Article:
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I was sad to read 2 different newspaper articles in the last few days about an increase in foreclosure rescue scams. Both The Daily Business Review (November 9, 2015) and The New York Times (November 7, 2015) featured stories about an old scam that has been on the up rise in both South Florida and New York. The scam targets home owners in danger of losing their homes to foreclosure. So-called foreclosure rescue consultants approach these homeowners offering a sure fire way out from under the crushing mortgage debt. The scammers offer to pay the delinquent mortgage, provide for housing and pay a lump sum equity payment to the home owner. In return the homeowner is asked to dee their home to the rescue company. The sales pitch goes that the homeowner will be a tenant for a period of time and, when his/her credit is restored, buy back the house.

Meanwhile, the scammer now owns the house, falsifies loan paperwork and appraisals and, sometimes through a straw buyer and sometimes simply through their shell corporation, takes out one or more new loans on the house. The home owner may or may not get some of the loan proceeds of the new loan per the initial promise to keep up the façade that the scammer is working for the home owner. However, in all likelihood, the homeowner’s original loan has never been paid (nor have any subsequent loans taken by the scammer) leaving the now dispossessed homeowner on the hook for the original debt and all subsequent lenders in a junior position.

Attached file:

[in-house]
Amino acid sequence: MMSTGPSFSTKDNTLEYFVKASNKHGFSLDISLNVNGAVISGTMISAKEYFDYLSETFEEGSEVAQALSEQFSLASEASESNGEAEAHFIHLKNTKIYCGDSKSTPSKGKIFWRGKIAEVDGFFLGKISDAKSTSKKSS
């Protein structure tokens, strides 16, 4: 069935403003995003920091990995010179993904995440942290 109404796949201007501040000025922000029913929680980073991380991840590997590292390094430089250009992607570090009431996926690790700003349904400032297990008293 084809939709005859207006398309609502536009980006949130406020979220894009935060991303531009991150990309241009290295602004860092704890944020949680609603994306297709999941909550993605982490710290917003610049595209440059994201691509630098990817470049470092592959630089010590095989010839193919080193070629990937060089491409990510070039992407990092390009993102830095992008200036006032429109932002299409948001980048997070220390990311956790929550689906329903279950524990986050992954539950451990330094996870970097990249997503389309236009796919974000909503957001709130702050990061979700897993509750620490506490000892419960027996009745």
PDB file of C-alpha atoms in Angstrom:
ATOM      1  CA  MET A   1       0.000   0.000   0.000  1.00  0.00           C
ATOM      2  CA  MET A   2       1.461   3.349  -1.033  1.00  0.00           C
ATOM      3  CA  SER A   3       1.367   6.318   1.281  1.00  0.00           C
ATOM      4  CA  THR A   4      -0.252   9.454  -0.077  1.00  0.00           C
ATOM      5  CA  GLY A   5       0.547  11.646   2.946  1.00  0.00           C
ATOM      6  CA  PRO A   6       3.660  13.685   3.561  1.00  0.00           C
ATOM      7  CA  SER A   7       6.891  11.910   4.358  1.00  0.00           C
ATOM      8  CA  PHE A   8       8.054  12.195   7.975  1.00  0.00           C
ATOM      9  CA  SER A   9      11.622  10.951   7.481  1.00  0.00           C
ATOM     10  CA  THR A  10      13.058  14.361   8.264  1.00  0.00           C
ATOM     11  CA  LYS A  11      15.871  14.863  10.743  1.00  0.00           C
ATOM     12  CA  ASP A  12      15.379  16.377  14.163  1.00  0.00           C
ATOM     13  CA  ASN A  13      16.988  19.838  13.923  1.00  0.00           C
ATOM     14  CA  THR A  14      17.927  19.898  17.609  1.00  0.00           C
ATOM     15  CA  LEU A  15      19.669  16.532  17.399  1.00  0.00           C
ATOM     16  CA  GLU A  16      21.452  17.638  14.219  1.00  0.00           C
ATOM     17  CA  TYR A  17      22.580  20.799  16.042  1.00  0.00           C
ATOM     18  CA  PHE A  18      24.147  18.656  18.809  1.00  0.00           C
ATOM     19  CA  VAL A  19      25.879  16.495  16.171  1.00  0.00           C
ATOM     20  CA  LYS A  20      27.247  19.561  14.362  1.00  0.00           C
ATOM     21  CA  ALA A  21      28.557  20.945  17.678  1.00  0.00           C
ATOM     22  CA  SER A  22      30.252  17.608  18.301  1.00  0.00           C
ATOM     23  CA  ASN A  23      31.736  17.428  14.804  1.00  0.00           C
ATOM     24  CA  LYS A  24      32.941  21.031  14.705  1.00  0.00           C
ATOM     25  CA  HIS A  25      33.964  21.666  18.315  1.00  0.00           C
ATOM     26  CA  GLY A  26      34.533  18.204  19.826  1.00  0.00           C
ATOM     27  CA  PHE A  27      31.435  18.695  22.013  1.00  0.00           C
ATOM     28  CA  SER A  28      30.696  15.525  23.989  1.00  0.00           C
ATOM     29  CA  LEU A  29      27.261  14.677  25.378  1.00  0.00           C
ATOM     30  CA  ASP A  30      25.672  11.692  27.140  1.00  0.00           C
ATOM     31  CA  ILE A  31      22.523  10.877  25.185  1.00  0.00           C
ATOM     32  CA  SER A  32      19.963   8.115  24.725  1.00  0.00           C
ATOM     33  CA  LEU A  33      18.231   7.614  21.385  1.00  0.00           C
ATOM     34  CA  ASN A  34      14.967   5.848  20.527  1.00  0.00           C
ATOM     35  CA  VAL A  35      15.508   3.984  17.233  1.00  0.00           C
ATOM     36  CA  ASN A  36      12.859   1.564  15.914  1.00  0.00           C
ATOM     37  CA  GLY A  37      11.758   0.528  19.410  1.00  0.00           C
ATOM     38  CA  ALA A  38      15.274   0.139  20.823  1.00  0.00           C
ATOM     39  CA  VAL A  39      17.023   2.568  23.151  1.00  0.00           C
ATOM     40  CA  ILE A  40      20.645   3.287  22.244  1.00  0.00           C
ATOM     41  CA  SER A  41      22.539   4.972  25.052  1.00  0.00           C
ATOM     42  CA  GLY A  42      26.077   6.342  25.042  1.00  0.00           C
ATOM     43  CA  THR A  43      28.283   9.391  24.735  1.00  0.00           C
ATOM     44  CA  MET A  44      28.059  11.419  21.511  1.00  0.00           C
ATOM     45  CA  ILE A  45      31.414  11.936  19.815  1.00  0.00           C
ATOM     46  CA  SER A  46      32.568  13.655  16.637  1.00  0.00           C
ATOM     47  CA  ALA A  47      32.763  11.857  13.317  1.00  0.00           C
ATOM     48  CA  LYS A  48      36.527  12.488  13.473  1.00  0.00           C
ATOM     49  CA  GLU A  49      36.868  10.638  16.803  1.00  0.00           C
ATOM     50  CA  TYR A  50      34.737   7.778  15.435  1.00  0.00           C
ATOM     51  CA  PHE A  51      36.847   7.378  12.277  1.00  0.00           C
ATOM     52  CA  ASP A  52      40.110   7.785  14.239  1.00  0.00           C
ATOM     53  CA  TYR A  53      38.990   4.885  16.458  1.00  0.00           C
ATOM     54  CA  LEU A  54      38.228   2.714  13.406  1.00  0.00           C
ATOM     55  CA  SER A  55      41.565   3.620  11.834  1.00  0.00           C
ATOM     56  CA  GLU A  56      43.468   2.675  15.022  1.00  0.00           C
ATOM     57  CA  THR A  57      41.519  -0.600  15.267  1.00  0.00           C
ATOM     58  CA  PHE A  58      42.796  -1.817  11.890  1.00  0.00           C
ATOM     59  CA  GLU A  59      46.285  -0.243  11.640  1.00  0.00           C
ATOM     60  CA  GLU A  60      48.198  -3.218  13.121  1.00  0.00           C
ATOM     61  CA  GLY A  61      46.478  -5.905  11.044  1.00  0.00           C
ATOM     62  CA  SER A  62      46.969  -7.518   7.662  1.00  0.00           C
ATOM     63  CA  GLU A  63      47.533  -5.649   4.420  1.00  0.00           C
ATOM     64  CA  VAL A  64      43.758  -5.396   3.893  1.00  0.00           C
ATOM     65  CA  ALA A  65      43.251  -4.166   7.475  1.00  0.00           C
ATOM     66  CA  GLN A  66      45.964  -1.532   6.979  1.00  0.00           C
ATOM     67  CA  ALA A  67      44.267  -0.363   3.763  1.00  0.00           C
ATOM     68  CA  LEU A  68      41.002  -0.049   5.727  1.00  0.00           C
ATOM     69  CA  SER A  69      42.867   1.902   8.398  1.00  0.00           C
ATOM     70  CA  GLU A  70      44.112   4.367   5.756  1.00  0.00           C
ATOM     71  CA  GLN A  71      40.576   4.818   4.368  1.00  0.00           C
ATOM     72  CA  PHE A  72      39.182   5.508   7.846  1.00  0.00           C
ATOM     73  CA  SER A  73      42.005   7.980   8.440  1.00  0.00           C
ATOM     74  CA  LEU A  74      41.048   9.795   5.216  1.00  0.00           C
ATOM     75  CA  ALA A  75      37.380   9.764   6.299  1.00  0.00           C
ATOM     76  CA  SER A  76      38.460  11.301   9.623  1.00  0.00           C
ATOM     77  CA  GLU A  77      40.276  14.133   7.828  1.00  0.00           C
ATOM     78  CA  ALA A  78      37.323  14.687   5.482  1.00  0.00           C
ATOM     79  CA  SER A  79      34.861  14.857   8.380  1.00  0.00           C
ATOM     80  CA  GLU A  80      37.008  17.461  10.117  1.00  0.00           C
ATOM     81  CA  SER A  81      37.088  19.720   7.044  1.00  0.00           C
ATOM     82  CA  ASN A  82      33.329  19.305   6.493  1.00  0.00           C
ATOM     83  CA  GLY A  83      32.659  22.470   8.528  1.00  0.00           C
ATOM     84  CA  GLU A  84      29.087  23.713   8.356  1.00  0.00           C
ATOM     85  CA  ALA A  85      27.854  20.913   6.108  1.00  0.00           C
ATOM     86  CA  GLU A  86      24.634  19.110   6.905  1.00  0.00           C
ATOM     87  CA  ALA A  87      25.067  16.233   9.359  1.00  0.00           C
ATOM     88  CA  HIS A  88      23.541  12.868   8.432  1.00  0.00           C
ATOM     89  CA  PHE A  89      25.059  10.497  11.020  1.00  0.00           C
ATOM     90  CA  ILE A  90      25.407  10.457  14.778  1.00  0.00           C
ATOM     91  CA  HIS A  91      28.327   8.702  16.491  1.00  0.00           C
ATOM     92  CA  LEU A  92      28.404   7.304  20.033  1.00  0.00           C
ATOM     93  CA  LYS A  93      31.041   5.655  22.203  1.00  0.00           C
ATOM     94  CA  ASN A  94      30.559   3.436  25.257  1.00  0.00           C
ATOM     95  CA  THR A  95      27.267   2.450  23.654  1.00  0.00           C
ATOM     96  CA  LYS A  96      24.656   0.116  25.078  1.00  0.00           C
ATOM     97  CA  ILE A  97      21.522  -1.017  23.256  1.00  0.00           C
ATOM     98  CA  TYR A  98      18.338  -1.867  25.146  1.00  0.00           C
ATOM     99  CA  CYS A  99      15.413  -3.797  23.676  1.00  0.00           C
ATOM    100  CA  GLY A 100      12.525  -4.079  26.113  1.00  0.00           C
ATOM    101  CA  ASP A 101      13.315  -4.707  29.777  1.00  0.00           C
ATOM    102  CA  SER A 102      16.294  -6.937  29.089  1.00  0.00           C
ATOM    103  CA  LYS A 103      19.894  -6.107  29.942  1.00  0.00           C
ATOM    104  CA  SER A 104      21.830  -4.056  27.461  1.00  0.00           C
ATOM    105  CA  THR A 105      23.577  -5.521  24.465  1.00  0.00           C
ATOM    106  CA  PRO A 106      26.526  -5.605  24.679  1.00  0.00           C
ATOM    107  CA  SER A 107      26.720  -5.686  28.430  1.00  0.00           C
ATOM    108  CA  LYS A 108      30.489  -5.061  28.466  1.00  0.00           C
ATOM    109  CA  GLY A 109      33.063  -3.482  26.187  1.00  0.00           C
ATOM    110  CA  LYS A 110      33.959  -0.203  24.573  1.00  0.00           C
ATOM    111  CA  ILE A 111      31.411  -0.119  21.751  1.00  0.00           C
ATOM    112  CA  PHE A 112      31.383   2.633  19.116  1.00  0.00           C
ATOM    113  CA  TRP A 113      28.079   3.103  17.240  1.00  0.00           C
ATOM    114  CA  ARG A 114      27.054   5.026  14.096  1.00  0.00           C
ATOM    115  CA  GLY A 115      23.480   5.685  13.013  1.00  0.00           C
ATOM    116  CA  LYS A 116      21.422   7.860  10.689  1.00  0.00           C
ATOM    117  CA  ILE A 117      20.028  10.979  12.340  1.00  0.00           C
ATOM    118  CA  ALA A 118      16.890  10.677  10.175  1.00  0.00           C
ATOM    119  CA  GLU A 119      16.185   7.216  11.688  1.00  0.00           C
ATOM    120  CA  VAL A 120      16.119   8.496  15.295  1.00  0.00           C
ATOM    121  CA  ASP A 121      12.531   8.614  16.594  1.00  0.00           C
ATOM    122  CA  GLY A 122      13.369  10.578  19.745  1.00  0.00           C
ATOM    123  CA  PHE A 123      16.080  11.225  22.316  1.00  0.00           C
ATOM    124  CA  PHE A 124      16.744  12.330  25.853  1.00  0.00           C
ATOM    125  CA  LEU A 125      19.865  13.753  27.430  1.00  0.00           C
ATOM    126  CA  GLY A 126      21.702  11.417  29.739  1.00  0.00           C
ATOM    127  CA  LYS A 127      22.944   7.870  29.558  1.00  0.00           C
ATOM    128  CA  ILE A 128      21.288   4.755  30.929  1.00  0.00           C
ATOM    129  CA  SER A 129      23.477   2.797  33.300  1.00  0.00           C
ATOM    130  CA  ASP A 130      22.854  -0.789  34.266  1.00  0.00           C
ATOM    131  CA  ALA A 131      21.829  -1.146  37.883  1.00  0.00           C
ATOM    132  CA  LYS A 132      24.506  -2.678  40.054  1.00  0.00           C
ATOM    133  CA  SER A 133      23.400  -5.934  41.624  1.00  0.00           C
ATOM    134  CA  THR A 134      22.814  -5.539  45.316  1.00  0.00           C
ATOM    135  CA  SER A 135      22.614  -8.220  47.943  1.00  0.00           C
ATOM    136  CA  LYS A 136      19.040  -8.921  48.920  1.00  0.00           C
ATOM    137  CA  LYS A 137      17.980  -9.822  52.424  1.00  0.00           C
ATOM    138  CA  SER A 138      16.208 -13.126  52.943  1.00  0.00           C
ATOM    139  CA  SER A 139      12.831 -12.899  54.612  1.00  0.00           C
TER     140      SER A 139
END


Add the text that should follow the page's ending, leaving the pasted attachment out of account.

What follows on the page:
These scammers continue to find new marks despite the amount of publicity they generate. Unfortunately, there is little protection for homeowners. In 2008, Florida enacted F.S. 501.1377 to protect consumers from unfair practices in home sales and equity transfers in foreclosure related rescue transactions. While some protections were put in place which would require foreclosure rescue consultants to provide disclosures to consumers the Act has almost no penalty provisions for violations and has no criminal enforcement provisions or penalties thereby giving scammers a free ride to target vulnerable consumers.

As attorneys, we can only warn clients and consumers that if it sounds too good to be true, it is. If you are behind in your mortgage, deal directly with the lender or servicer, not an intermediary, particularly an unsolicited intermediary, other than an attorney who you select and retain. Do not deed your home to anyone without consulting your attorney, particularly to a 3rd party. If a deed in lieu of foreclosure is right for you, do so only in exchange for a release from personal liability directly from your lender. Remember, no lender is going to allow you to live in your house rent-free after you deed it to the lender for more than a couple of days. Any deal otherwise is probably a fraud.

Until laws with strong penalties and enforcement provisions are passed which will act as a deterrent to scammers and fraudsters, diligence and vigilance is required to protect consumers.